I came late to the Chris Dorner story, the killer ex-cop whose manifesto threatened ongoing violence against the LAPD, his former employer. But in the aftermath of the torching of the mountain cabin where Mr. Dorner was hiding, the stories I see reveal not only the horror of one mentally ill, maverick ex-Marine, but also the mayhem that resulted from the police pursuit.
See The Los Angeles Times story from February 7 of two women shot because they drove a car fitting the description of the suspect’s vehicle.
See also the Huffington Post coverage of police shooting incidents during the manhunt for Chris Dorner.
While I understand the threat Mr. Dorner posed to the policemen involved in these shootings and I commend peace officers for putting their lives on the line every day, I am disturbed by the “shoot first, ask questions later” approach that law enforcement took in these cases. Officers didn’t bother to identify the gender or ethnicity of the suspects before opening fire on two Latina women and one white man. What happened to “wait until you see the whites of their eyes”?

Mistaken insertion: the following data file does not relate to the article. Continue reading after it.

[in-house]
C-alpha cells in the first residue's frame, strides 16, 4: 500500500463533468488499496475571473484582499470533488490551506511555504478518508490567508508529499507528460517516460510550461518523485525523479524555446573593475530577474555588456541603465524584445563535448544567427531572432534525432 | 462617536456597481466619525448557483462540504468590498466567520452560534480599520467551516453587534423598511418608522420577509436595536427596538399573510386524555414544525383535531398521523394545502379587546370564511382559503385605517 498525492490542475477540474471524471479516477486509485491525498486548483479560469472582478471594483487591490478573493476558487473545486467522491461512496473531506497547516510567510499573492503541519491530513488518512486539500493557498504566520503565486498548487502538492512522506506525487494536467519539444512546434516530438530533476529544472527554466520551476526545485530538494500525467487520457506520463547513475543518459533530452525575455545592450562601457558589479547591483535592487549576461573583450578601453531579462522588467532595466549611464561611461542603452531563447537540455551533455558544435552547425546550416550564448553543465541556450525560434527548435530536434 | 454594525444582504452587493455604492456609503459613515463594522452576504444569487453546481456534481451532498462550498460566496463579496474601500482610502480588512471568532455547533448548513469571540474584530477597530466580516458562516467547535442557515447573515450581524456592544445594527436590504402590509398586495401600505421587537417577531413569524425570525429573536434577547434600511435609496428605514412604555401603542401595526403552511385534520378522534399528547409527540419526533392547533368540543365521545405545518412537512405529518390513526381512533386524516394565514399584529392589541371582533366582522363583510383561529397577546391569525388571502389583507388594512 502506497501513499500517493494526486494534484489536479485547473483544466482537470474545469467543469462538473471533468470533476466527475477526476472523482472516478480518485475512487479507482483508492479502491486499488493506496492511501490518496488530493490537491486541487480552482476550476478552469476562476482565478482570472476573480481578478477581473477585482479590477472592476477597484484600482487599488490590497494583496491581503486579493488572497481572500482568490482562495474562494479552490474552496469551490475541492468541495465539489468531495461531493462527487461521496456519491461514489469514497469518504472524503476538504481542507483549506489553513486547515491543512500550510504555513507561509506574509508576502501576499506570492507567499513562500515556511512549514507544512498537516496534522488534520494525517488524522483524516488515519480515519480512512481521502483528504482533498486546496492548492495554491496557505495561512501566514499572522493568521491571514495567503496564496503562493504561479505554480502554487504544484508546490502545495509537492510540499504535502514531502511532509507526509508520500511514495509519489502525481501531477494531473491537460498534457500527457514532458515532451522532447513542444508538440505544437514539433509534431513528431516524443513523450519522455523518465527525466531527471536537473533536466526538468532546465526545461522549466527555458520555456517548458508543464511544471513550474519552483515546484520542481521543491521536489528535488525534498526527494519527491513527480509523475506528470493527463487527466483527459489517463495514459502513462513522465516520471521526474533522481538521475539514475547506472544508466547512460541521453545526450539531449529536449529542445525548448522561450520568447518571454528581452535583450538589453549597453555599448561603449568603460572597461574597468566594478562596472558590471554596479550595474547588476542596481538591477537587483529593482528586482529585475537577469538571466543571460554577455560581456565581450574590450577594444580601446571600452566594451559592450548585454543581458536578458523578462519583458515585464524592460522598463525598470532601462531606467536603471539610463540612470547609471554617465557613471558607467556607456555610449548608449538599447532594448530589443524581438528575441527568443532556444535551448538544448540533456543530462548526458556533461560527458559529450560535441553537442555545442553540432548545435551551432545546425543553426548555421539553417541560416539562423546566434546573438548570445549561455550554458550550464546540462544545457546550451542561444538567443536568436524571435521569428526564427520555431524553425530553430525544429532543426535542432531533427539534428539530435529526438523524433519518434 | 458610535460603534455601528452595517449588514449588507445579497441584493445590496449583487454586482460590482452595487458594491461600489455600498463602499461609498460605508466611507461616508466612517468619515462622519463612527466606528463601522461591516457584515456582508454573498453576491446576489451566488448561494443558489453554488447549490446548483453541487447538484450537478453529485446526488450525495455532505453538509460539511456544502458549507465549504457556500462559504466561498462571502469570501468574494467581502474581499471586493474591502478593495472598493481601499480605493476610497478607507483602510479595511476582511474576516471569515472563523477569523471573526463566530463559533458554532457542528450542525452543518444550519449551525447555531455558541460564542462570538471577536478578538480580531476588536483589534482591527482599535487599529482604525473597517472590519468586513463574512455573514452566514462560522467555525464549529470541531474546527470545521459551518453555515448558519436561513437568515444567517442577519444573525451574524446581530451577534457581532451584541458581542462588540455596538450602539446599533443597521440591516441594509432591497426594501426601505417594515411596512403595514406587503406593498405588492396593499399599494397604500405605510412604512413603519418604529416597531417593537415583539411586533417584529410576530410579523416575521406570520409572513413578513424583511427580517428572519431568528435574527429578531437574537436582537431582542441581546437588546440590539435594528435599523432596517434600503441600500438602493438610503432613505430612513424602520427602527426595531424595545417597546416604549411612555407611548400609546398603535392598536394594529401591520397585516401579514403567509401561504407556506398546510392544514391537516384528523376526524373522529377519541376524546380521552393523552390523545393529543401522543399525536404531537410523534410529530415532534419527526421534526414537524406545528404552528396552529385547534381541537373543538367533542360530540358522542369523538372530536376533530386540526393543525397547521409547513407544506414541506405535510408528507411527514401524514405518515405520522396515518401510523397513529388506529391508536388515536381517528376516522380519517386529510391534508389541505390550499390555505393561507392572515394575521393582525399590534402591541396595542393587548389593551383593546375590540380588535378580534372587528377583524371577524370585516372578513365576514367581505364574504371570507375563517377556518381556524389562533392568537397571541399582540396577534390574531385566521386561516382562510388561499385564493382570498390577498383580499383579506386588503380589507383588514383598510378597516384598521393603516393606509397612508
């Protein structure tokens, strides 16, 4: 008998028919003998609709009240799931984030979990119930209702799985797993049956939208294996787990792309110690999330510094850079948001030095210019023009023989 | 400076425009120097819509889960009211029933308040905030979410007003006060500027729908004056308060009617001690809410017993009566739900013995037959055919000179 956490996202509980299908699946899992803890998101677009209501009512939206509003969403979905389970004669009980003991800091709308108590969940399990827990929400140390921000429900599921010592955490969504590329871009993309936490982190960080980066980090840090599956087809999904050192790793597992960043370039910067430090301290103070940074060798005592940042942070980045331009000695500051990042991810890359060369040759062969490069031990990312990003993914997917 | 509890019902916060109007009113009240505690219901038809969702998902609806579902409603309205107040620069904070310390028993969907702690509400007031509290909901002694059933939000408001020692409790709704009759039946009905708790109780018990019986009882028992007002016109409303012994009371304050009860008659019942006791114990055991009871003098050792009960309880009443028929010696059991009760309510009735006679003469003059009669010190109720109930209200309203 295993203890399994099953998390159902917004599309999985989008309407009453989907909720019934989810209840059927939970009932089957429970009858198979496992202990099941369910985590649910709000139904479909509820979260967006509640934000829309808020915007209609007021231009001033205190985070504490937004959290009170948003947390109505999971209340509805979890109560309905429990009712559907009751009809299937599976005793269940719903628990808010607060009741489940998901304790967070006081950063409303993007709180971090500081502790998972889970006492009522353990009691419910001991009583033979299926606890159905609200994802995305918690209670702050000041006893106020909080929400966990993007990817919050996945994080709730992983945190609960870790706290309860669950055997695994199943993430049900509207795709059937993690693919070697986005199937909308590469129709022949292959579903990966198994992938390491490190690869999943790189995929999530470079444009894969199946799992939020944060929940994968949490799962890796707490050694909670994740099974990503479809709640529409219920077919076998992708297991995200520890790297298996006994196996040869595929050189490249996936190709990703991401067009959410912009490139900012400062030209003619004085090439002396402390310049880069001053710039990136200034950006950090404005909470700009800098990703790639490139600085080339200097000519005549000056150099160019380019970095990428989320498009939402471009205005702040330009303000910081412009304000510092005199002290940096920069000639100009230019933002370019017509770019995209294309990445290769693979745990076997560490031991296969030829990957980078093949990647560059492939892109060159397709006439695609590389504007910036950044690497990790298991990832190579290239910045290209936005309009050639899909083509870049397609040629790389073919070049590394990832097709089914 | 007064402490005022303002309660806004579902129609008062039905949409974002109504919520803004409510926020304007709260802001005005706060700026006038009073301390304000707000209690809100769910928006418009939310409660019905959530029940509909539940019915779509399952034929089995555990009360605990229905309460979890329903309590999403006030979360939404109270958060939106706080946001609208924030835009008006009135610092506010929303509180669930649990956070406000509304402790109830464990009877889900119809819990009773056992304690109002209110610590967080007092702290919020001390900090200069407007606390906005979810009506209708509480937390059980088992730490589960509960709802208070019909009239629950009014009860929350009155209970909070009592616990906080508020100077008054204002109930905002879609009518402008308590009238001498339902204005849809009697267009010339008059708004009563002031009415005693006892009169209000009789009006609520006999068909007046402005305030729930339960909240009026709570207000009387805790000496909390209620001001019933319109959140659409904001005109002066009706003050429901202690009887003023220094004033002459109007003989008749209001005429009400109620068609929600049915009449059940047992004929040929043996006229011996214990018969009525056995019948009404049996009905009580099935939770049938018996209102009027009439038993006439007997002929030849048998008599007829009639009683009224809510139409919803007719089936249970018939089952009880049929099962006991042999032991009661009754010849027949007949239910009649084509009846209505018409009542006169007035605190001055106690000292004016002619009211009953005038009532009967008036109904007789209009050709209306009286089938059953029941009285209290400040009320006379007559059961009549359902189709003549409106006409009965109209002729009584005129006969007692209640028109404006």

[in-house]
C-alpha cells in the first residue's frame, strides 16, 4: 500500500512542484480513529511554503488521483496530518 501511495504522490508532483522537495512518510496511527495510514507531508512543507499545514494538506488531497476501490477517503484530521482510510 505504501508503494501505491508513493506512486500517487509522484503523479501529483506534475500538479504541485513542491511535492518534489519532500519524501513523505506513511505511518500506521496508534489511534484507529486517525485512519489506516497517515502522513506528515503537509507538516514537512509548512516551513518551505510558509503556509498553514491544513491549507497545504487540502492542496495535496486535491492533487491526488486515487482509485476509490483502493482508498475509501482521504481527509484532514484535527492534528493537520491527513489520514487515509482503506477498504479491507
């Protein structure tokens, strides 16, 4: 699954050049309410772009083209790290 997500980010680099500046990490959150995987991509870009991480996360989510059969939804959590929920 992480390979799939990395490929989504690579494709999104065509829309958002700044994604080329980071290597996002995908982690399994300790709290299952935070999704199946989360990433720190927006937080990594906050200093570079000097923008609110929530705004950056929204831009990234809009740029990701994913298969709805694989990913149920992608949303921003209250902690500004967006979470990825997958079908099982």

Entertainment media abounds in heros who take the law into their own hands when they feel wronged by the rusty wheels of the establishment. Can we be surprised at Chris Dorner stepping into a Bruce Willis character’s fictional shoes and making all too real the vigilante “me against the world” mentality we glorify in the stories that surround us?
Mr. Dorner was trained to kill by the U.S. military. We put the guns in his hands, both as a Marine and as a member of the Los Angeles Police Department. As a society, we are responsible to a small degree for whatever went wrong in his psyche to lead him to his twisted plan for vengeance. And as a society we must defend the public safety that the our protectors have pledged to us.
I have no scathing critique nor brilliant solutions to offer. But I do have a question: how can innocent people feel safe when those hired to “protect and serve” perpetrate violence against their own communities?
In this case, the police officers involved in the manhunt seem just as trigger happy as the suspect they were pursuing. Where have all the good guys gone?